Jesus seems to say: “Wherever you picture yourself in this story, this feeding of the multitudes, if you are hungry, come and eat.  You don’t need to earn a spot in the queue. It is given. Our God is in the business of transforming the most ordinary things into holy thing, scraps of food into feasts.”  And if God says to us ‘What do you have to offer?” and all we can say is ‘Nothing’, then God replies, ‘I can work with that. Bring it with you, offer it up, and let’s see what we can do with this to change lives and give new hope – change and hope which is truly ‘out of the this world’.

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10am Sunday Mass – Pentecost 8 – 15th July 2018

(preached by Fr Nicholas Court, Rector)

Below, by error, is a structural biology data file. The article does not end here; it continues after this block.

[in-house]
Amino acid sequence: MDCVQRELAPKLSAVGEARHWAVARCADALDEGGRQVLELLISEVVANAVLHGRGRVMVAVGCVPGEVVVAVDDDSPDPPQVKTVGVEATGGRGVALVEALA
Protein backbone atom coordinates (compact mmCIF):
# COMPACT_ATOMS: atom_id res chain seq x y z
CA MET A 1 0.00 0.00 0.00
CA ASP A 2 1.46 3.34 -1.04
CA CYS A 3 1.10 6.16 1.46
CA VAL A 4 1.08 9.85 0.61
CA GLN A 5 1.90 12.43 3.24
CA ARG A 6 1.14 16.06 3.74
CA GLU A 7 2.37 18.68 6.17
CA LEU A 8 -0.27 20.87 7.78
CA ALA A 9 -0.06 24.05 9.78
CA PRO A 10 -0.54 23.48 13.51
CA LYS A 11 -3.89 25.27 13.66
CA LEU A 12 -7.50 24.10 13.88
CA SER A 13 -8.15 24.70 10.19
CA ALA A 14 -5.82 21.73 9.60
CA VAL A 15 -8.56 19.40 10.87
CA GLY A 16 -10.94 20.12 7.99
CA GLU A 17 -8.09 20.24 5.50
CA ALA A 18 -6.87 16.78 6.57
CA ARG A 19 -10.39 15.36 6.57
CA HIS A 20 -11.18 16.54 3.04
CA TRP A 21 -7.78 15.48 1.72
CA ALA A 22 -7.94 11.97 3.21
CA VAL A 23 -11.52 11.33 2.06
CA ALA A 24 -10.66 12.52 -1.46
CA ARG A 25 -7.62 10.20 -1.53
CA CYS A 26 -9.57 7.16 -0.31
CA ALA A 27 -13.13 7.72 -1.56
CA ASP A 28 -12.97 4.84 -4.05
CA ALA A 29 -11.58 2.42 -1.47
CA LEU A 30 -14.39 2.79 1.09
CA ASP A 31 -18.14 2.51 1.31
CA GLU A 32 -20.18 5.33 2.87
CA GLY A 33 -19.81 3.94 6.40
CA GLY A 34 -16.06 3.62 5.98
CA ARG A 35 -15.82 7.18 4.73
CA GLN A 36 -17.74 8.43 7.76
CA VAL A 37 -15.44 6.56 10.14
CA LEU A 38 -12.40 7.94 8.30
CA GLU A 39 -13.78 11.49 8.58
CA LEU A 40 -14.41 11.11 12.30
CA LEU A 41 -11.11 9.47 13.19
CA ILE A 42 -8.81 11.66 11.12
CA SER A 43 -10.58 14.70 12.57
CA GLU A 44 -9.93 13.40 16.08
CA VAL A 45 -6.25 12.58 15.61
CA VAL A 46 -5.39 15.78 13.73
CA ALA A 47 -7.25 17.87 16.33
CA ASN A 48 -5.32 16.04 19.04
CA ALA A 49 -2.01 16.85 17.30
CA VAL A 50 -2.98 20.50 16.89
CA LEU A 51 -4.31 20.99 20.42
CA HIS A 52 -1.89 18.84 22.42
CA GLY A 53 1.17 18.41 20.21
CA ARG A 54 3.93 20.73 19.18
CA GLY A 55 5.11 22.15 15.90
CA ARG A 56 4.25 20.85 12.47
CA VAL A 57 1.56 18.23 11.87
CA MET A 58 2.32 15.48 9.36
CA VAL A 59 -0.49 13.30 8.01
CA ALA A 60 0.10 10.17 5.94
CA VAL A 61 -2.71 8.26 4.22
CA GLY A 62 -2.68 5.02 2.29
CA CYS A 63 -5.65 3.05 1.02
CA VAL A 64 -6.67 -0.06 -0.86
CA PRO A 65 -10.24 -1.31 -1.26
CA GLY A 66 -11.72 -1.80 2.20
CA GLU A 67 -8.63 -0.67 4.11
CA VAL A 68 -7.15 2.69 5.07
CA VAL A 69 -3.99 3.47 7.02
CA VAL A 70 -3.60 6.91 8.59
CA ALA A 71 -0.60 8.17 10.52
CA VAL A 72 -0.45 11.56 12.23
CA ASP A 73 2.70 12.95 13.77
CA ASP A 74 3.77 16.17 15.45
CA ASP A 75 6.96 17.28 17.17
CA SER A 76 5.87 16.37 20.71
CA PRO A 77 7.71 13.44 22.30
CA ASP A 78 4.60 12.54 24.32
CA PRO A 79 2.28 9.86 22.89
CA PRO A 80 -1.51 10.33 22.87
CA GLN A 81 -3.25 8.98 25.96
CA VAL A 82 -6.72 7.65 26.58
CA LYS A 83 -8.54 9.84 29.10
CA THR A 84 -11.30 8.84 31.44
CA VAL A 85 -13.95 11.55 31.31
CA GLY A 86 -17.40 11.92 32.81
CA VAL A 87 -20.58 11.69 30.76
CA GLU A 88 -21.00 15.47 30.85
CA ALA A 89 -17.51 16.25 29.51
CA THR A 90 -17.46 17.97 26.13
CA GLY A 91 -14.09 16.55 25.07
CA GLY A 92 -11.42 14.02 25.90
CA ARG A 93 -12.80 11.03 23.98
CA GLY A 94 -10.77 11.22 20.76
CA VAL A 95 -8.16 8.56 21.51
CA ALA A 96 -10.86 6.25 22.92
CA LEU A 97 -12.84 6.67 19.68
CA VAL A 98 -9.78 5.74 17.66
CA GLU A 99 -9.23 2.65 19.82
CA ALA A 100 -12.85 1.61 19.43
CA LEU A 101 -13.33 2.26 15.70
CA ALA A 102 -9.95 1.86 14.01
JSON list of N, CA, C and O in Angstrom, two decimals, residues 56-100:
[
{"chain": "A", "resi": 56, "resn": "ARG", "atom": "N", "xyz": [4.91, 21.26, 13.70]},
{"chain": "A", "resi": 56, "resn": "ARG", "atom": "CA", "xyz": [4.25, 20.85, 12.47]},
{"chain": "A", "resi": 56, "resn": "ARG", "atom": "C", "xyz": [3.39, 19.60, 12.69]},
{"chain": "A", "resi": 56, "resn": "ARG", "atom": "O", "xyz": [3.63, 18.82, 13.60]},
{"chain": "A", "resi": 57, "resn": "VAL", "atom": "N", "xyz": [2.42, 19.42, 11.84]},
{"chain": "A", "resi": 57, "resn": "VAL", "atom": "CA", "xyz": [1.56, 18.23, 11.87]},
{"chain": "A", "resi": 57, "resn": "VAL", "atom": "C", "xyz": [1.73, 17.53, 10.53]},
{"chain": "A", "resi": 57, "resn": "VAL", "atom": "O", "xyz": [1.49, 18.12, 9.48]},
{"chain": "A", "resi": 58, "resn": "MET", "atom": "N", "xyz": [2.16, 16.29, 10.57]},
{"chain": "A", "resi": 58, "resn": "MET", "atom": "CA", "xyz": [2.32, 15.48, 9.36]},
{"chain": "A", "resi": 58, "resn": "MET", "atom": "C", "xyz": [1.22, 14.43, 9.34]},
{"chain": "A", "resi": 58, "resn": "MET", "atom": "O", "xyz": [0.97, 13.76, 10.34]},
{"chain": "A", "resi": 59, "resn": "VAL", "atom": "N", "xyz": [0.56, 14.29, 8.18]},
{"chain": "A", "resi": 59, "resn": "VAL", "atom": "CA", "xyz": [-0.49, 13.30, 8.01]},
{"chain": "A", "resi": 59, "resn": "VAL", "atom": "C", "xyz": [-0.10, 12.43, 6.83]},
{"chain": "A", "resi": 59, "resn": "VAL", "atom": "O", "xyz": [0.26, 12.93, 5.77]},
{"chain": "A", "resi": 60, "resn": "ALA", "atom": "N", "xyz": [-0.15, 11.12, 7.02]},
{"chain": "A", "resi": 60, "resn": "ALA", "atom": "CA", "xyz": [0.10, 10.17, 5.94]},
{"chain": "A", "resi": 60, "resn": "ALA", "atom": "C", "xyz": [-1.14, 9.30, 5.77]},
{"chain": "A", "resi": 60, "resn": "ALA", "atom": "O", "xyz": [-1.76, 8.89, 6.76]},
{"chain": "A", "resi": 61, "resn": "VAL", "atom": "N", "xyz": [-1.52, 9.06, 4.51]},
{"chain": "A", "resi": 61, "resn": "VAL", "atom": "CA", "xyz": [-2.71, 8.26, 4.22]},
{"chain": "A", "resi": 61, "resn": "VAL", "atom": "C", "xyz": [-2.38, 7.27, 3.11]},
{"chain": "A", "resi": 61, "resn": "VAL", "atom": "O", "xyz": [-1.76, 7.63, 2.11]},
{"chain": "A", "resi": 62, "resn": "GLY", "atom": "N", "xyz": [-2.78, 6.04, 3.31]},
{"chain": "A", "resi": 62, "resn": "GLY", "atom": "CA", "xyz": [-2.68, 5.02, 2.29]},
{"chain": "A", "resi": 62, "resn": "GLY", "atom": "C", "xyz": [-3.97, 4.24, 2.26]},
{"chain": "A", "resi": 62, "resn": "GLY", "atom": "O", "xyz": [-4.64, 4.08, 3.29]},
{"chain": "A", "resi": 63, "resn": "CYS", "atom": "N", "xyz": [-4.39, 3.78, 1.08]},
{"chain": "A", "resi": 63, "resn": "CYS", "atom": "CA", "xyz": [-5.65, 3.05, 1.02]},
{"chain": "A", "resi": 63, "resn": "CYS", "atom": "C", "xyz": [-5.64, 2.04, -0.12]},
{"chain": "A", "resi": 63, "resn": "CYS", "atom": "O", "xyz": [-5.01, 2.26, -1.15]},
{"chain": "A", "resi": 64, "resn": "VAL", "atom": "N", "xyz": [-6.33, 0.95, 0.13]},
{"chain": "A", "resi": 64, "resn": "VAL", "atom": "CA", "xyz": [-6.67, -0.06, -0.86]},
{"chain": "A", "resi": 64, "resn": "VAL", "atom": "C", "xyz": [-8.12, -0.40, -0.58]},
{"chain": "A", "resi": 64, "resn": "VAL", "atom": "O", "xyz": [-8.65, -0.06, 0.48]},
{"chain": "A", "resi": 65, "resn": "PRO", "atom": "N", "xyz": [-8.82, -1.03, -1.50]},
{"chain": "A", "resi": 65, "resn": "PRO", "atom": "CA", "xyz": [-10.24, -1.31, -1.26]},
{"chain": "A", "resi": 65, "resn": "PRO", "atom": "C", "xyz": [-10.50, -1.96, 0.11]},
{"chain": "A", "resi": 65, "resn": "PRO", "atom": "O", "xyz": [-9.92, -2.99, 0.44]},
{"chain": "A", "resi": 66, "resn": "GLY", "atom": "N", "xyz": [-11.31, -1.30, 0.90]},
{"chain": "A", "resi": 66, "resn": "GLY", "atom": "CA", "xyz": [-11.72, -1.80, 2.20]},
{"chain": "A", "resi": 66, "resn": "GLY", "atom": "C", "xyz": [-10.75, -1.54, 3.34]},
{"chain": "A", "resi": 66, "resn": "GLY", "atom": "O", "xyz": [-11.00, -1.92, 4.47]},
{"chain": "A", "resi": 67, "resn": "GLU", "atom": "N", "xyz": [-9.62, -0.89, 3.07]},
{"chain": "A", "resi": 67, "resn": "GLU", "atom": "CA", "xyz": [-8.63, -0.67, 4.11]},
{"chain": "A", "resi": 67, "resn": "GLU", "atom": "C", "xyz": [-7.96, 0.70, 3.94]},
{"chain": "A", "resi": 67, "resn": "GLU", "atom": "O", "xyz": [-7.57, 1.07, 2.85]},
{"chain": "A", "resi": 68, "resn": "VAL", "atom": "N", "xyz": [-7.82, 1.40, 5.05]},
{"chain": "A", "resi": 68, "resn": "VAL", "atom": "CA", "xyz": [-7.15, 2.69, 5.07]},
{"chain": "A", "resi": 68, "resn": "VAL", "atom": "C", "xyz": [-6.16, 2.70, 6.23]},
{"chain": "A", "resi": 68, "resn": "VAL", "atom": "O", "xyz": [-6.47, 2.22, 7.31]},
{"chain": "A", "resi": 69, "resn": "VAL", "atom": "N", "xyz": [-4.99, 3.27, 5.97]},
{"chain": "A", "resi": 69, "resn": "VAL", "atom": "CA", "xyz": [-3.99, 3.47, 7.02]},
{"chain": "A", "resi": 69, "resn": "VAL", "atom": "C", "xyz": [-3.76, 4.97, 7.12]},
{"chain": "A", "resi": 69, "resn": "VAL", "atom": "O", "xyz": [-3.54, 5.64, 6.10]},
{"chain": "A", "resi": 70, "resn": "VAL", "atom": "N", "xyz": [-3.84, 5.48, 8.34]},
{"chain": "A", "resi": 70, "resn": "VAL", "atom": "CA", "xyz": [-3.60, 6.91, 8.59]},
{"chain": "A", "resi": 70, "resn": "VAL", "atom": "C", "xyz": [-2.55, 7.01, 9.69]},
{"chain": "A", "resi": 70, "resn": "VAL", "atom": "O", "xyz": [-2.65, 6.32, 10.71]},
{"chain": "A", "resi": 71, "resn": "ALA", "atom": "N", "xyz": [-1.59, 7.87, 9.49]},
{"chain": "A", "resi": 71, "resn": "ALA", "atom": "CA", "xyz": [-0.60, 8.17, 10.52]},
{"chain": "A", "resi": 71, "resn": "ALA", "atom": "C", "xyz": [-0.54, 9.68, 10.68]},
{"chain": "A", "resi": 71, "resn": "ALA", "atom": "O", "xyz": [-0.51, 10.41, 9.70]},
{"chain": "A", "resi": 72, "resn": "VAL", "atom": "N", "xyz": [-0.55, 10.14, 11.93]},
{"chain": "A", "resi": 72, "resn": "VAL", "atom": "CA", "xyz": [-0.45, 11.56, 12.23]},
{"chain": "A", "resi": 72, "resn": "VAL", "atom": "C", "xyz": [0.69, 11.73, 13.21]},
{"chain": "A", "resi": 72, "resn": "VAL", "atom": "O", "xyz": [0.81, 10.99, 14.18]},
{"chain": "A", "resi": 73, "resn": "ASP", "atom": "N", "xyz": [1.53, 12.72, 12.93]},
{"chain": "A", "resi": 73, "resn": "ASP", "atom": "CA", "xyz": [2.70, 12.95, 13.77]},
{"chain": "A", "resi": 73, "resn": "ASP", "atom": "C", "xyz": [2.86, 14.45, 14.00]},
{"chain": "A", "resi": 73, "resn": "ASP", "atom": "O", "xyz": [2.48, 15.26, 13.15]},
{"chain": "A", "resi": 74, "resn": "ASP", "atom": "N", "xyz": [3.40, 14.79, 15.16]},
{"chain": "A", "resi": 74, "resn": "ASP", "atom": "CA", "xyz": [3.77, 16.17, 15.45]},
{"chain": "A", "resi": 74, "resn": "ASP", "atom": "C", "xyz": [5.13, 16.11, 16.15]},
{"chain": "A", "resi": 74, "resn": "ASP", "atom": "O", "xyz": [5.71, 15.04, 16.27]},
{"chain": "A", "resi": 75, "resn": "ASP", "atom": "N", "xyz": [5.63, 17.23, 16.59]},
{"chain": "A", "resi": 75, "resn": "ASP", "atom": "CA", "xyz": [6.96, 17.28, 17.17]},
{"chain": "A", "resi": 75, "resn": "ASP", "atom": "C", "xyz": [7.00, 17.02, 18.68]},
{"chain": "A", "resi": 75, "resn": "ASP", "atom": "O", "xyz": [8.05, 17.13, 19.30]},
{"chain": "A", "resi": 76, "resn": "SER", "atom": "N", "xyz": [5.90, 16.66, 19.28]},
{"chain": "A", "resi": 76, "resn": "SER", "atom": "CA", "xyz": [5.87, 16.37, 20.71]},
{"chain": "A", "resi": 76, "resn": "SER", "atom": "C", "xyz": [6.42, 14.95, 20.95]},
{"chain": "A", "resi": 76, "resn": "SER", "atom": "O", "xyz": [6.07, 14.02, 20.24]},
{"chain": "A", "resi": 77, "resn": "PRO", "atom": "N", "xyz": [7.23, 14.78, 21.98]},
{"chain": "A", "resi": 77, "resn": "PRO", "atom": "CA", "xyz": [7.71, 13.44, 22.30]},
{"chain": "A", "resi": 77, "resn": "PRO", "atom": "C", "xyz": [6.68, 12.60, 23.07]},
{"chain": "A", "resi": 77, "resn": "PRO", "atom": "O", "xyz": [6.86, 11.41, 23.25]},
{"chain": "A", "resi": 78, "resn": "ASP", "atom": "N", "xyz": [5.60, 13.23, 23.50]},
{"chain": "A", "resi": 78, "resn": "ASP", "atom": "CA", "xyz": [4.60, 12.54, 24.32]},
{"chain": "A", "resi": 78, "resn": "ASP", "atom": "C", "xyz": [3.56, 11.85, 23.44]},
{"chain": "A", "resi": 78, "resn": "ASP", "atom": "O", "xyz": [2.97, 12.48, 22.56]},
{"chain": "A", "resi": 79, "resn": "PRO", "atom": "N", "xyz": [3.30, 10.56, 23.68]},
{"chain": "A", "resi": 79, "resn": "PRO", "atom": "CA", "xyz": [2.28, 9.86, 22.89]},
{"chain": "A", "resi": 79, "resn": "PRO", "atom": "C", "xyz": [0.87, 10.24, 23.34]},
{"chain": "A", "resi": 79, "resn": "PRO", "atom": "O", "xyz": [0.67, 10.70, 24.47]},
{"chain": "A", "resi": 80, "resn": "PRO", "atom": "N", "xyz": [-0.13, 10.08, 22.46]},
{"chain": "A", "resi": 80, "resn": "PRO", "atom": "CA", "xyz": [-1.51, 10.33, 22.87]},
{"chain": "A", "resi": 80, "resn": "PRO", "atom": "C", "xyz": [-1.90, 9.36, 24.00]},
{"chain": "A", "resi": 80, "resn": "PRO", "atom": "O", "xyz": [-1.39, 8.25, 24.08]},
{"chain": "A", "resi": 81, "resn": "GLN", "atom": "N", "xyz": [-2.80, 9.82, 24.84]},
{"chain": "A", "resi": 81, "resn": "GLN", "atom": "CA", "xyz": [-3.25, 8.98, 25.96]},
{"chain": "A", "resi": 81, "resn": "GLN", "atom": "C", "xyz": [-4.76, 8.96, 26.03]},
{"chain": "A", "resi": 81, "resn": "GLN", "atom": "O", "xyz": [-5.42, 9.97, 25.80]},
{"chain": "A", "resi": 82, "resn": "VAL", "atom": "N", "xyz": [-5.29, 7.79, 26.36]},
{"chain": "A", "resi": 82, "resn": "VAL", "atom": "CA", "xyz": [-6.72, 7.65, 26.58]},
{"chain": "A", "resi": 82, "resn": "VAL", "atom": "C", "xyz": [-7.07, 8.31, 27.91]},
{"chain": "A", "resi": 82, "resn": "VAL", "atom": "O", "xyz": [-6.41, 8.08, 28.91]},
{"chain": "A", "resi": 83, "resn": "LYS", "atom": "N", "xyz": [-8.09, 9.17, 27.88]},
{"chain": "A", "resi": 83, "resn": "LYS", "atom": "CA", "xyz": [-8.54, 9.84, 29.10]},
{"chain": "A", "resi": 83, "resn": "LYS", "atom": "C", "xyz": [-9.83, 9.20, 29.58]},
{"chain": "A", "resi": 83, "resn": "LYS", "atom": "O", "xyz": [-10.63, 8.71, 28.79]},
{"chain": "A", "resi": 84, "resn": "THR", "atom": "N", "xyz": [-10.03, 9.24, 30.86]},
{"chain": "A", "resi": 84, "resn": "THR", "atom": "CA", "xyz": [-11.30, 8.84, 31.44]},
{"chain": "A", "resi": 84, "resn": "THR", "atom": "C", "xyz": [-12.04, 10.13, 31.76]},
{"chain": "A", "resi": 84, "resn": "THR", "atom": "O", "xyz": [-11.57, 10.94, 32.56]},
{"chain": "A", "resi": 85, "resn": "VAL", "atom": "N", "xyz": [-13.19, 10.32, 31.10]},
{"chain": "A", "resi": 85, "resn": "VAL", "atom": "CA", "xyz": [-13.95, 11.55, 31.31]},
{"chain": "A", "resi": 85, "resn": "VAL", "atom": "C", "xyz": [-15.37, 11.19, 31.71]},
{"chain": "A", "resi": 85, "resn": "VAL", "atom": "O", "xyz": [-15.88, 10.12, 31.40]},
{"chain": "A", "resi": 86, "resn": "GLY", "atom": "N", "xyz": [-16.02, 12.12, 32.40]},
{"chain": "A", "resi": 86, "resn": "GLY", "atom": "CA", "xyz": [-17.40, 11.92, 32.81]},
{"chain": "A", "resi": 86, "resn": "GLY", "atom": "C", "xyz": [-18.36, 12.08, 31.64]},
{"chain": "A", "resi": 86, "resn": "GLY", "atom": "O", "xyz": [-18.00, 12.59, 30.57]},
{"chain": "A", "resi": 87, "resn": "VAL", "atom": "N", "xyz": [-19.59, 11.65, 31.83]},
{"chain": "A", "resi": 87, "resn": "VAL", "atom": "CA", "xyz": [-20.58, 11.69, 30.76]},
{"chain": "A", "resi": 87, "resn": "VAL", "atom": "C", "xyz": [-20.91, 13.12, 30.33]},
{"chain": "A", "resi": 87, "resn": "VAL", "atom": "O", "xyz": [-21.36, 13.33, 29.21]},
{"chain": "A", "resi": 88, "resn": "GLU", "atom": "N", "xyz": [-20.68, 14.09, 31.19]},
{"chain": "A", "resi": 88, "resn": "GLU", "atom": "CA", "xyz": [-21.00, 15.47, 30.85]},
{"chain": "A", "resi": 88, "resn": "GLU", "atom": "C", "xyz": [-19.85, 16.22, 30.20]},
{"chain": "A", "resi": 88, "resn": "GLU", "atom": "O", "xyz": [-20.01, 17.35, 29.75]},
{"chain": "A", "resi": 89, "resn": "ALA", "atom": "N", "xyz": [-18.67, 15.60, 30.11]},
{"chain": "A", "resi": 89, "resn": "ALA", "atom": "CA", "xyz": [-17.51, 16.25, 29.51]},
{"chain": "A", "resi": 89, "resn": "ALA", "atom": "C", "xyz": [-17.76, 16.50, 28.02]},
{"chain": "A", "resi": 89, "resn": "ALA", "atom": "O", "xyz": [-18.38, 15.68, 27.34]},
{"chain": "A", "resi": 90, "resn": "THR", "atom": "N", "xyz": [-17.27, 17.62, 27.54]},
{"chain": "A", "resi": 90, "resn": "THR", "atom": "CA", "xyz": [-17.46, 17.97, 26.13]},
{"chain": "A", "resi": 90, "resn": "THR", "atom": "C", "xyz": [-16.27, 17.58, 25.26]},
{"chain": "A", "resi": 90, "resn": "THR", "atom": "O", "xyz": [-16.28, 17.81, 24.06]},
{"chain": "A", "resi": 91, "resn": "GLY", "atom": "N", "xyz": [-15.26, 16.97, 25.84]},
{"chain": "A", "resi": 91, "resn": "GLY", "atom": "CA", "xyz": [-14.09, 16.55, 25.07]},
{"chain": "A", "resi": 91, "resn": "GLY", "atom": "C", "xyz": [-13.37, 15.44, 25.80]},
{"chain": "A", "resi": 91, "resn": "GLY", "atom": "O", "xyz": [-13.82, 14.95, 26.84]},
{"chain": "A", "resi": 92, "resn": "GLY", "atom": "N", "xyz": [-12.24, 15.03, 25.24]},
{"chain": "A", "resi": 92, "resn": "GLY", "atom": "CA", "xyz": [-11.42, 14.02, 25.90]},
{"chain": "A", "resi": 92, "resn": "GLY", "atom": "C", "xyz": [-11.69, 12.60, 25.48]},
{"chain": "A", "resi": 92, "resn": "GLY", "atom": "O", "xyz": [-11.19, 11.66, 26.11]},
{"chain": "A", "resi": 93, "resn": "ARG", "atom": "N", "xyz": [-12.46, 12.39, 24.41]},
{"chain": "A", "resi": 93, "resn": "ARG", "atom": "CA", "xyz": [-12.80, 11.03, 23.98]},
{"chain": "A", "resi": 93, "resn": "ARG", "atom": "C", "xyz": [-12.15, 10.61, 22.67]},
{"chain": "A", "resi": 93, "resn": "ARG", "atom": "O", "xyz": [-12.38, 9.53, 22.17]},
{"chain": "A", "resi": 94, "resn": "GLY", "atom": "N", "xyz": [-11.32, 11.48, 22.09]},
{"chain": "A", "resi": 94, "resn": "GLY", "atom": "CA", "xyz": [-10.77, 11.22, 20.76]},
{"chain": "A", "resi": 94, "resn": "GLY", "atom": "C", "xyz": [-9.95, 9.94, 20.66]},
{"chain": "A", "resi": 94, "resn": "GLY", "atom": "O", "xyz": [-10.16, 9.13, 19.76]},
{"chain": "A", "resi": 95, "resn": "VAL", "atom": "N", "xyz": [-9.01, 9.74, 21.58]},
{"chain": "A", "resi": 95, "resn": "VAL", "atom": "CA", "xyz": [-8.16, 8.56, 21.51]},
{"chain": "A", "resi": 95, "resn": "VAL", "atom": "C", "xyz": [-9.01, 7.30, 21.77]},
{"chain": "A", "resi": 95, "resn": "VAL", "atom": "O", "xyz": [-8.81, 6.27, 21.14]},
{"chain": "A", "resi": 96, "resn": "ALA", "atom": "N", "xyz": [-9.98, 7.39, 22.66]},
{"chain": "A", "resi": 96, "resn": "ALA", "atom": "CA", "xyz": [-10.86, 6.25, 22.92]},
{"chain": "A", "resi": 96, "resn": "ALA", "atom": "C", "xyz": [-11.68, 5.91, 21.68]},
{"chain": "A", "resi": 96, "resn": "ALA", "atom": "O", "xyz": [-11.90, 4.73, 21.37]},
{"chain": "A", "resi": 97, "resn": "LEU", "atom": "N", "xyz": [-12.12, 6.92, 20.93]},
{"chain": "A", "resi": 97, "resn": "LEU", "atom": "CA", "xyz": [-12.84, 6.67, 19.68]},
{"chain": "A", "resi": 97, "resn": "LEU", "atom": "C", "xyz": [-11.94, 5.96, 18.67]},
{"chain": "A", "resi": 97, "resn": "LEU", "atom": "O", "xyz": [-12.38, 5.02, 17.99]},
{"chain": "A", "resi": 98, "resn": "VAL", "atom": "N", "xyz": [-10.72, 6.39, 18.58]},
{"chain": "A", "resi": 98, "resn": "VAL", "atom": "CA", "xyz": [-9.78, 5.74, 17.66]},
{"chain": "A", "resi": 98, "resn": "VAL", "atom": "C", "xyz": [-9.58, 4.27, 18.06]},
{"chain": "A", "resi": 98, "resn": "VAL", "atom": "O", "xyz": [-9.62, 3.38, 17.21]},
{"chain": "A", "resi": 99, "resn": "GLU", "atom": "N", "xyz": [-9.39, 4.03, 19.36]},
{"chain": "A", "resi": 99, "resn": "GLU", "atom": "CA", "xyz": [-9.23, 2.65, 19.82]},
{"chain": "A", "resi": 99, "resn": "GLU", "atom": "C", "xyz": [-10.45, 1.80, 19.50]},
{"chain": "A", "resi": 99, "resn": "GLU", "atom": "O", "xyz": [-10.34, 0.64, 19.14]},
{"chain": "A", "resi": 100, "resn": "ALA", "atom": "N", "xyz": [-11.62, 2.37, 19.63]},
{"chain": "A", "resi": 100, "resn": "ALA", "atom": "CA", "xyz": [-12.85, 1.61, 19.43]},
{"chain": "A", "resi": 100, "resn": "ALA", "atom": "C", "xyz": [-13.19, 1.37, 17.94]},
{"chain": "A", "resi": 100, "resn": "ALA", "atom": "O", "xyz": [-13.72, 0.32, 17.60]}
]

However frequently (or otherwise) you come to Church, you can't fail to notice that a centrepiece of every act of worship is the reading of chunks of the Bible.  Now it's possible that some of you think: why on earth has the preacher chosen that passage?  But by and large that choice hasn't been made by anyone here at St Mary’s, rather by whoever constructed the rota of readings we call the Revised Common Lectionary – the selection of readings designated for each Sunday of the year, and run in a three-year cycle.  Where does is come from? From a committee, or probably committees, who will have done so according to a number of principles, such as exposing congregations to the greatest possible range of the vast body of biblical texts, whilst honouring the big seasons of the Church - Lent, Easter, Advent, Christmas, and so on - and marking the particular festivals such as saints’ days.  And I say all that by way of a sort of disclaimer. In case you were wondering whom you should blame when you hear something a little unnerving or seemingly a bit out-of-place from this reading-desk or pulpit, clergy and preachers can fall back on blaming some faceless bureaucrats out there. It's in the nature of lectionaries – that is, the list of appointed readings - as with all compromises, that they can always be queried, challenged, and complained about - as indeed they are, and probably by the clergy more than by anyone else.